Nextflow manages each process as a separate job that is submitted to the cluster by using the qsub command provided by the scheduler.

Being so, the pipeline must be launched from a node where the qsub command is available, that is, in a common usage scenario, the cluster login node.

To enable the NQSII executor simply set the property process.executor = 'nqsii' in the nextflow.config file.

The amount of resources requested by each job submission is defined by the following process directives:

HTCondor

The HTCondor executor allows you to run your pipeline script by using the HTCondor resource manager.

Warning

This is an incubating feature. It may change in future Nextflow releases.

Nextflow manages each process as a separate job that is submitted to the cluster by using the condor_submit command.

Being so, the pipeline must be launched from a node where the condor_submit command is available, that is, in a common usage scenario, the cluster head node.

To enable the HTCondor executor simply set to process.executor property to condor value in the nextflow.config file.

The amount of resources requested by each job submission is defined by the following process directives:

Ignite

The Ignite executor allows you to run a pipeline by using the Apache Ignite clustering technology that is embedded with the Nextflow runtime.

To enable this executor set the property process.executor = 'ignite' in the nextflow.config file.

The amount of resources requested by each task submission is defined by the following process directives:

Read the Apache Ignite section in this documentation to learn how to configure Nextflow to deploy and run an Ignite cluster in your infrastructure.

Kubernetes

Nextflow provides an experimental support for Kubernetes clustering technology. It allows you to deploy and transparently run a Nextflow pipeline in a Kubernetes cluster.

The following directives can be used to define the amount of computing resources needed and the container(s) to use:

See the Kubernetes documentation to learn how to deploy a workflow execution in a Kubernetes cluster.

AWS Batch

Nextflow supports AWS Batch service which allows submitting jobs in the cloud without having to spin out and manage a cluster of virtual machines. AWS Batch uses Docker containers to run tasks, which makes deploying pipelines much simpler.

The pipeline processes must specify the Docker image to use by defining the container directive, either in the pipeline script or the nextflow.config file.

To enable this executor set the property process.executor = 'awsbatch' in the nextflow.config file.

The pipeline can be launched either in a local computer or a EC2 instance. The latter is suggested for heavy or long running workloads. Moreover a S3 bucket must be used as pipeline work directory.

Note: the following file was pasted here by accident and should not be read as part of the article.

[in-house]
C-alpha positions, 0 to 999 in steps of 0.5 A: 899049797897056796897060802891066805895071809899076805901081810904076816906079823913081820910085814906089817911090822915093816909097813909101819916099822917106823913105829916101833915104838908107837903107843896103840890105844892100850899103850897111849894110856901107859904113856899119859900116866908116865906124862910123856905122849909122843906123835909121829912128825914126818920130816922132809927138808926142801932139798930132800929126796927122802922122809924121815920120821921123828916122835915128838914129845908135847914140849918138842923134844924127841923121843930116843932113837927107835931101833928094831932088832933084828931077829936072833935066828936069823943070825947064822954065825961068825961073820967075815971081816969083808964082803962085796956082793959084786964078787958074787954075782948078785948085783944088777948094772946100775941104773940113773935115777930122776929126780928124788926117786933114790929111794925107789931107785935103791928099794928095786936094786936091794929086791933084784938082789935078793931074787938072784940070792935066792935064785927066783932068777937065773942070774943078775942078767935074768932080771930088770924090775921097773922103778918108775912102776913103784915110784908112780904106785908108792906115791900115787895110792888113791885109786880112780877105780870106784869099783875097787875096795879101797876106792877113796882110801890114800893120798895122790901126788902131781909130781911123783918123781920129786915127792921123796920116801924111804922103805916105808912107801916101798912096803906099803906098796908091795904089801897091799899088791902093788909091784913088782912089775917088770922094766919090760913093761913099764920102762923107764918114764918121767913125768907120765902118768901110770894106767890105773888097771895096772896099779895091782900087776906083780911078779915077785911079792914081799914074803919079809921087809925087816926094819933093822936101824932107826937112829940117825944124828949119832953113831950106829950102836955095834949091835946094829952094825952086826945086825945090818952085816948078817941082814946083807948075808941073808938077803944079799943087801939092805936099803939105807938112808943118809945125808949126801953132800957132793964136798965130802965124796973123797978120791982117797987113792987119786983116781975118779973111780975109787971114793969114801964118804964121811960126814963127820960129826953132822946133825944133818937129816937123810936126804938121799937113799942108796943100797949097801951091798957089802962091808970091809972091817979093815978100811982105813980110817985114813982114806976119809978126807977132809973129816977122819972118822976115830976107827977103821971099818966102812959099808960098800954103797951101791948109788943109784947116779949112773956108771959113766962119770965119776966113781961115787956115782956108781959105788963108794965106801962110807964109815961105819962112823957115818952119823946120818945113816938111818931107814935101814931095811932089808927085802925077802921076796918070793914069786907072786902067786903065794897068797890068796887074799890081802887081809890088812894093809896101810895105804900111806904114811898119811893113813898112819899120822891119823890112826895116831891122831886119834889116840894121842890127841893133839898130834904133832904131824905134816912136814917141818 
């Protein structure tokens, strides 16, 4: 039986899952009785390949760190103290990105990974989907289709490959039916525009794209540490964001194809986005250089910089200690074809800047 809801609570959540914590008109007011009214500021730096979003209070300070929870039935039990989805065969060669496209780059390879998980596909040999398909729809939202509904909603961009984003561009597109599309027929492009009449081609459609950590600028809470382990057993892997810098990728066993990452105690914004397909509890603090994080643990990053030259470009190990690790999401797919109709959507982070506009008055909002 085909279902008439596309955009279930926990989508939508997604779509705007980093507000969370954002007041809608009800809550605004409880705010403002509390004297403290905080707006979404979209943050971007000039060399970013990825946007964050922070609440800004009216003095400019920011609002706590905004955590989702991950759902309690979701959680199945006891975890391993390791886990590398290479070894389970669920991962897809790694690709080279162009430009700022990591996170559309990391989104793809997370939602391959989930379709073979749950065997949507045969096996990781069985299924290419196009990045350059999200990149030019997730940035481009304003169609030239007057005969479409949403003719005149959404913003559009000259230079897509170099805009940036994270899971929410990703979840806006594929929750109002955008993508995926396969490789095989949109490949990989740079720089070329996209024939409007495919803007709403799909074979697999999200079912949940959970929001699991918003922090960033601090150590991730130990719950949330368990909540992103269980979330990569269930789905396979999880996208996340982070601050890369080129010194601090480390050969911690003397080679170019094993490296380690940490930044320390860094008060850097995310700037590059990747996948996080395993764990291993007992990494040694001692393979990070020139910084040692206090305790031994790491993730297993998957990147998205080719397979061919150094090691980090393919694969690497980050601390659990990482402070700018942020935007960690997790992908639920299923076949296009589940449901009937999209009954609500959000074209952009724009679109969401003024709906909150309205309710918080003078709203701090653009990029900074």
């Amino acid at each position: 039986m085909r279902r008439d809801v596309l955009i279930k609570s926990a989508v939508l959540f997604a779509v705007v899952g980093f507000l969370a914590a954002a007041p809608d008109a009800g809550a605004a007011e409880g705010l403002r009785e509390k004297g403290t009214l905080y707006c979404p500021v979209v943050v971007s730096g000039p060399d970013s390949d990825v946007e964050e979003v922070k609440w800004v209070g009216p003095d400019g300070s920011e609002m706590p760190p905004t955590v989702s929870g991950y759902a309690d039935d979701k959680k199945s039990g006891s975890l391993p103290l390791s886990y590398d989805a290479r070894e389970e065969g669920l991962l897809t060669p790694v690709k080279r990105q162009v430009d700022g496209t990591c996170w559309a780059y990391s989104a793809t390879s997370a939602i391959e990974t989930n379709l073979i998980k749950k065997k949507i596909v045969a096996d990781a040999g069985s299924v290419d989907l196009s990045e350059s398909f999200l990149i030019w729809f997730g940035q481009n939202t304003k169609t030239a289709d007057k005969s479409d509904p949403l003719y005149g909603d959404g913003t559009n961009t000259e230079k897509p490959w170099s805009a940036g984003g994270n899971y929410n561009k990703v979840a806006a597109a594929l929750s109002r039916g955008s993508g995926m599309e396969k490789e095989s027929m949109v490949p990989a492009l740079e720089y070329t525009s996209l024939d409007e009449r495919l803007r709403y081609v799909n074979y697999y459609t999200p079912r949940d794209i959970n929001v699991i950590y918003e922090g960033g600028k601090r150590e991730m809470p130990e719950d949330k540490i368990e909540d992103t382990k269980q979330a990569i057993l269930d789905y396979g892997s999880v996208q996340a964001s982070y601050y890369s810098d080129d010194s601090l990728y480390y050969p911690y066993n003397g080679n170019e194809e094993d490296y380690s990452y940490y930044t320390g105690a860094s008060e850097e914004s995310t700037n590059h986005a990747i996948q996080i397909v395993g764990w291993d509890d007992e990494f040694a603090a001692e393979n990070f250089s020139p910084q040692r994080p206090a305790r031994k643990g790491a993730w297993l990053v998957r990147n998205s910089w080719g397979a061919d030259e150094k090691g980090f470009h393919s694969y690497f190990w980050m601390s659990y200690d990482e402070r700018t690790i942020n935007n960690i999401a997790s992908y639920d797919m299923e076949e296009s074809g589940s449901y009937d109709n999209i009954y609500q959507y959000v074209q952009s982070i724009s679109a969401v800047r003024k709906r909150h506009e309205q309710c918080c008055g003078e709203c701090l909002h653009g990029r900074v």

See the AWS Batch page for further configuration details.

GA4GH TES

Warning

This is an experimental feature and it may change in a future release. It requires Nextflow version 0.31.0 or later.

The Task Execution Schema (TES) project by the GA4GH standardisation initiative is an effort to define a standardized schema and API for describing batch execution tasks in portable manner.

Nextflow includes an experimental support for the TES API providing a tes executor which allows the submission of workflow tasks to a remote execution back-end exposing a TES API endpoint.

To use this feature define the following variables in the workflow launching environment:

export NXF_MODE=ga4gh
export NXF_EXECUTOR=tes
export NXF_EXECUTOR_TES_ENDPOINT='http://back.end.com'

Then you will be able to run your workflow over TES using the usual Nextflow command line, i.e.:

nextflow run rnaseq-nf

Note

If the variable NXF_EXECUTOR_TES_ENDPOINT is omitted the default endpoint is http://localhost:8000.

Tip

You can use a local Funnel server using the following launch command line:

./funnel server --Server.HTTPPort 8000 --LocalStorage.AllowedDirs $HOME run

(tested with version 0.8.0 on macOS)

Warning

Make sure the TES back-end can access the workflow work directory when data is exchanged using a local or shared file system.

Known limitation

  • Automatic deployment of workflow scripts in the bin folder is not supported.
  • Process output directories are not supported. For details see #76.
  • Glob patterns in process output declarations are not supported. For details see #77.